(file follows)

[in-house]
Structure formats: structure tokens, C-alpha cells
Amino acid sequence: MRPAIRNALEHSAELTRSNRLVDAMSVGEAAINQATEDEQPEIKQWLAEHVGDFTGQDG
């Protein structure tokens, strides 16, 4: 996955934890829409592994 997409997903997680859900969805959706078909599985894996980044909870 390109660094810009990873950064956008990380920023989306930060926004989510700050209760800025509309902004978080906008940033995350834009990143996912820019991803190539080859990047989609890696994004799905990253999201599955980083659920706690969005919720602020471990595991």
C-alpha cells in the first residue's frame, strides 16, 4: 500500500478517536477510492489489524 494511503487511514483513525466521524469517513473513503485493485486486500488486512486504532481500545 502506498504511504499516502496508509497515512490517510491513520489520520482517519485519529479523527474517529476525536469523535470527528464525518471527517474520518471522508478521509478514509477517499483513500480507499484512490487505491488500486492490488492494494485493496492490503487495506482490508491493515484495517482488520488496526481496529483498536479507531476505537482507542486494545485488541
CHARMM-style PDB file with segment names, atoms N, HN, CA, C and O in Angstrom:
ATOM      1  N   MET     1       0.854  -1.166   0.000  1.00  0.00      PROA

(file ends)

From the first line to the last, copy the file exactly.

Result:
[in-house]
Structure formats: structure tokens, C-alpha cells
Amino acid sequence: MRPAIRNALEHSAELTRSNRLVDAMSVGEAAINQATEDEQPEIKQWLAEHVGDFTGQDG
């Protein structure tokens, strides 16, 4: 996955934890829409592994 997409997903997680859900969805959706078909599985894996980044909870 390109660094810009990873950064956008990380920023989306930060926004989510700050209760800025509309902004978080906008940033995350834009990143996912820019991803190539080859990047989609890696994004799905990253999201599955980083659920706690969005919720602020471990595991």
C-alpha cells in the first residue's frame, strides 16, 4: 500500500478517536477510492489489524 494511503487511514483513525466521524469517513473513503485493485486486500488486512486504532481500545 502506498504511504499516502496508509497515512490517510491513520489520520482517519485519529479523527474517529476525536469523535470527528464525518471527517474520518471522508478521509478514509477517499483513500480507499484512490487505491488500486492490488492494494485493496492490503487495506482490508491493515484495517482488520488496526481496529483498536479507531476505537482507542486494545485488541
CHARMM-style PDB file with segment names, atoms N, HN, CA, C and O in Angstrom:
ATOM      1  N   MET     1       0.854  -1.166   0.000  1.00  0.00      PROA